Colorado's legal marijuana is three times stronger than it was a generation ago and is often contaminated with heavy metals, pesticides, fungus and bacteria, a startling chemical analysis of 600 samples has found.

Additionally, modern pot has very low levels of cannabidiol, or CBD, the compound that medical marijuana advocates say gives the drug its healing properties. In most samples, the CBD levels were so small they were undetectable.

Also alarming is the fact that people using marijuana for its reported medicinal properties usually have no way of knowing how much CBD is actually in their products.

Colorado only requires marijuana dispensaries to test and advertise the levels of THC - the compound in pot that gets user 'high.' CBD and contaminant levels are not tested.

Children who are given marijuana to control epilepsy can actually be worse off because they're being given strains of the drug with virtually no CBD and high levels of THC, which can trigger seizures,
said Dr. Andy LaFrate, a Ph.D. chemist. Dr. LaFrate says
modern pot is two to three times stronger than it was a generation ago.

Even more troubling were the 200 samples of marijuana concentrates - or pot extract - that LaFrate tested. These are used to make edibles and can contain up to 90percent THC.

Because they are concentrated doses, they can also contain very high levels of heavy metals and pesticides - as the THC level is dialed up, so are the levels of background contaminants.

The solvents used like alcohol and heptane to make the concentrates also contribute startling levels of contaminants, LaFrate warned.
We can be thankful for British newspapers like the Daily Mail so that Colorado residents can learn about pot growing in Colorado!

Some good things

thanks to Ann Voskamp

Stepping up

thanks to Ann Voskamp

Are they electable?

Are Ted Cruz and Elizabeth Warren electable? James Taranto writes in the Wall Street Journal,
There’s one big difference, though, between Obama on the one hand and Cruz and Warren on the other. They are ideologically polarizing. So is Obama, but he wasn’t until he got elected president. For the most part, his rhetoric was vague and unifying, concealing his ideological ambitions. If it turns out Cruz and Warren aren’t electable, that may be the biggest reason.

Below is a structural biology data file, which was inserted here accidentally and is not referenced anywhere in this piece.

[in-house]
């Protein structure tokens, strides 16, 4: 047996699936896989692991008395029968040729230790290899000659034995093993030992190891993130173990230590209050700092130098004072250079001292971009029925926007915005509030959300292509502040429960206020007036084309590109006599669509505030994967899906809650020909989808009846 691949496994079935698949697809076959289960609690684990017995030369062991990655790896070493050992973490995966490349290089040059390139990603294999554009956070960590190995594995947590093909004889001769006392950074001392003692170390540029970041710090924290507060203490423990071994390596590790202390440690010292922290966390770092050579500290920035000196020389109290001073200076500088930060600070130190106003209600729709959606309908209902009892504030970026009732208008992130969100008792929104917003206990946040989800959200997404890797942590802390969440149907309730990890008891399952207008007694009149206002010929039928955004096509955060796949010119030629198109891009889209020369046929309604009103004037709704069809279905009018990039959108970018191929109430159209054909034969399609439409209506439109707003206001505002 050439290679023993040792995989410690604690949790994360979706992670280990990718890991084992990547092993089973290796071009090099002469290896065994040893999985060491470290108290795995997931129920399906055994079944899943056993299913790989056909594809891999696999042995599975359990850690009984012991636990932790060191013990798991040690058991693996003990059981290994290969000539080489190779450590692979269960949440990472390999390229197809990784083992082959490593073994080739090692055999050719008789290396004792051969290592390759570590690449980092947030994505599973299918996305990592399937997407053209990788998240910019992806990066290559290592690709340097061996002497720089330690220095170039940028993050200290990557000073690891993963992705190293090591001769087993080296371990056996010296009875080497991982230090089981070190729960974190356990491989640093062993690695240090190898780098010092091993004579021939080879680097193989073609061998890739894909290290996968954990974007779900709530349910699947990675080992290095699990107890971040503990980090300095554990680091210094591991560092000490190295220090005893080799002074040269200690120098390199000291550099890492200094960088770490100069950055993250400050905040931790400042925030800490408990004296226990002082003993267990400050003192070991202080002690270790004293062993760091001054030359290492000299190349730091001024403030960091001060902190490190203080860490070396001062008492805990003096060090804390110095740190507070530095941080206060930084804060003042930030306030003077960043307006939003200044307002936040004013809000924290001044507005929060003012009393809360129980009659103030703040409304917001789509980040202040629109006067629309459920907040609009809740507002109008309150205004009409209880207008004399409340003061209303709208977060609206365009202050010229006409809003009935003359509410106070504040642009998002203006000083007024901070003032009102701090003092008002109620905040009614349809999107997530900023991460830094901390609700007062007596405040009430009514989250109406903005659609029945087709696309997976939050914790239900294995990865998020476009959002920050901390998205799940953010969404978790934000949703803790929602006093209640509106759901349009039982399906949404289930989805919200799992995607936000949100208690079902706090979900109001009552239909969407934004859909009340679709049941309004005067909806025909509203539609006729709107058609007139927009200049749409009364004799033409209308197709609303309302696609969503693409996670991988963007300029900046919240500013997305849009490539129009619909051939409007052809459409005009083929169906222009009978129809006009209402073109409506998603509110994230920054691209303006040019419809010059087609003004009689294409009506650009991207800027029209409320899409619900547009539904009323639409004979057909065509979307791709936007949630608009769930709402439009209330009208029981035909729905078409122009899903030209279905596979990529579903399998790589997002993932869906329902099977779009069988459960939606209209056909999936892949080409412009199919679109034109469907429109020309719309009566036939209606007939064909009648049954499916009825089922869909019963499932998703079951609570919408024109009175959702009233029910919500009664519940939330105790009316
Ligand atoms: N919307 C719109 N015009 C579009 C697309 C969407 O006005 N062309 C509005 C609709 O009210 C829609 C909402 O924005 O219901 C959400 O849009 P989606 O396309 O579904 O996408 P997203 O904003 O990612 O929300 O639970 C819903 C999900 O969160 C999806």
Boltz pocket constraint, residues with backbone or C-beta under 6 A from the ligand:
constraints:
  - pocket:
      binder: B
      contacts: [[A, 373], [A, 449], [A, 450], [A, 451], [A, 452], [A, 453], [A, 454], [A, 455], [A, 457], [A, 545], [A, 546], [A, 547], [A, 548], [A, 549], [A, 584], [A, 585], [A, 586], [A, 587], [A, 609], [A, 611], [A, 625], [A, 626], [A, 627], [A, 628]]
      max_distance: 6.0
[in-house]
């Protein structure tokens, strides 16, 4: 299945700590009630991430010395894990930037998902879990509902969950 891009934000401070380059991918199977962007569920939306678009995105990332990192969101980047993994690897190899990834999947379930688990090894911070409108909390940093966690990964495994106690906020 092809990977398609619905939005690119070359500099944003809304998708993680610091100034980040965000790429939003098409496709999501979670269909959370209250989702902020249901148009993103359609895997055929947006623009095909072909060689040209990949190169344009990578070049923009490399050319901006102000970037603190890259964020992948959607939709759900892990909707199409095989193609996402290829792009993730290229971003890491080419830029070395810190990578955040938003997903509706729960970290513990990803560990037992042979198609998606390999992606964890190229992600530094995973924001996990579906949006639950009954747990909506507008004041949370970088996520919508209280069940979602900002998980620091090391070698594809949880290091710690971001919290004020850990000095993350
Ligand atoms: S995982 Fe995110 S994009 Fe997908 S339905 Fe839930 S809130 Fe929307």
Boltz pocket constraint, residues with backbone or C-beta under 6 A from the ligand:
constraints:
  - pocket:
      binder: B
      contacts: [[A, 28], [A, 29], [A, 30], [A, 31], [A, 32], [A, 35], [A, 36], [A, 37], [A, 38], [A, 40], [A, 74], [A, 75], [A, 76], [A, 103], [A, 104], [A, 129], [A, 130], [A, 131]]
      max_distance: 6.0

Read more here.

Kindness was her passion

Blythe Hunt announces at Kara Tippets' blog Mundane Faithfulness that
Kara Tippetts went Home to Jesus on March 22, 2015, after a long battle with breast cancer.
Please read the rest of Blythe's words about Kara. Here is an excerpt:
Hearing a message about forgiveness prompted her to seek a relationship with Jesus, where she found total acceptance, kindness, and Grace. While she didn’t experience instant change in her life, dramatic changes were softly, slowly occurring in her heart as she trusted Christ’s love for her and allowed it to alter how she viewed the world and the people around her. She saw the difference a gentle word could make in response to an ugly remark, how an outstretched hand could break barriers of a hardened heart. Kindness became Kara’s passion; it defined her relationship with Jason, and then her four children: Eleanor, Harper, Lake, and Story Jane.

Ann Voskamp has written many times about Kara, and she adds her thoughts:
The frame around life, the death boundary around life, makes us appreciate every life as art.

We are in awe of breathing, of the gift of being, because it’s fleeting.

We love life more, the more we realize all this lovely life is transient.

...For the mortal, it feels impossible to understand the close distance of eternity.

...We must always have an imagination for the grace that will meet us. to travel well, right through to the end…to the end that ushers us into the beginning forever.

...“When you come to the end of yourself, that’s when something else can begin.”

...What does it matter if we know how to live well — but not know how to die well? Especially when dying is our last act of living here?

...We needed someone to show us how and Kara taught us how to die.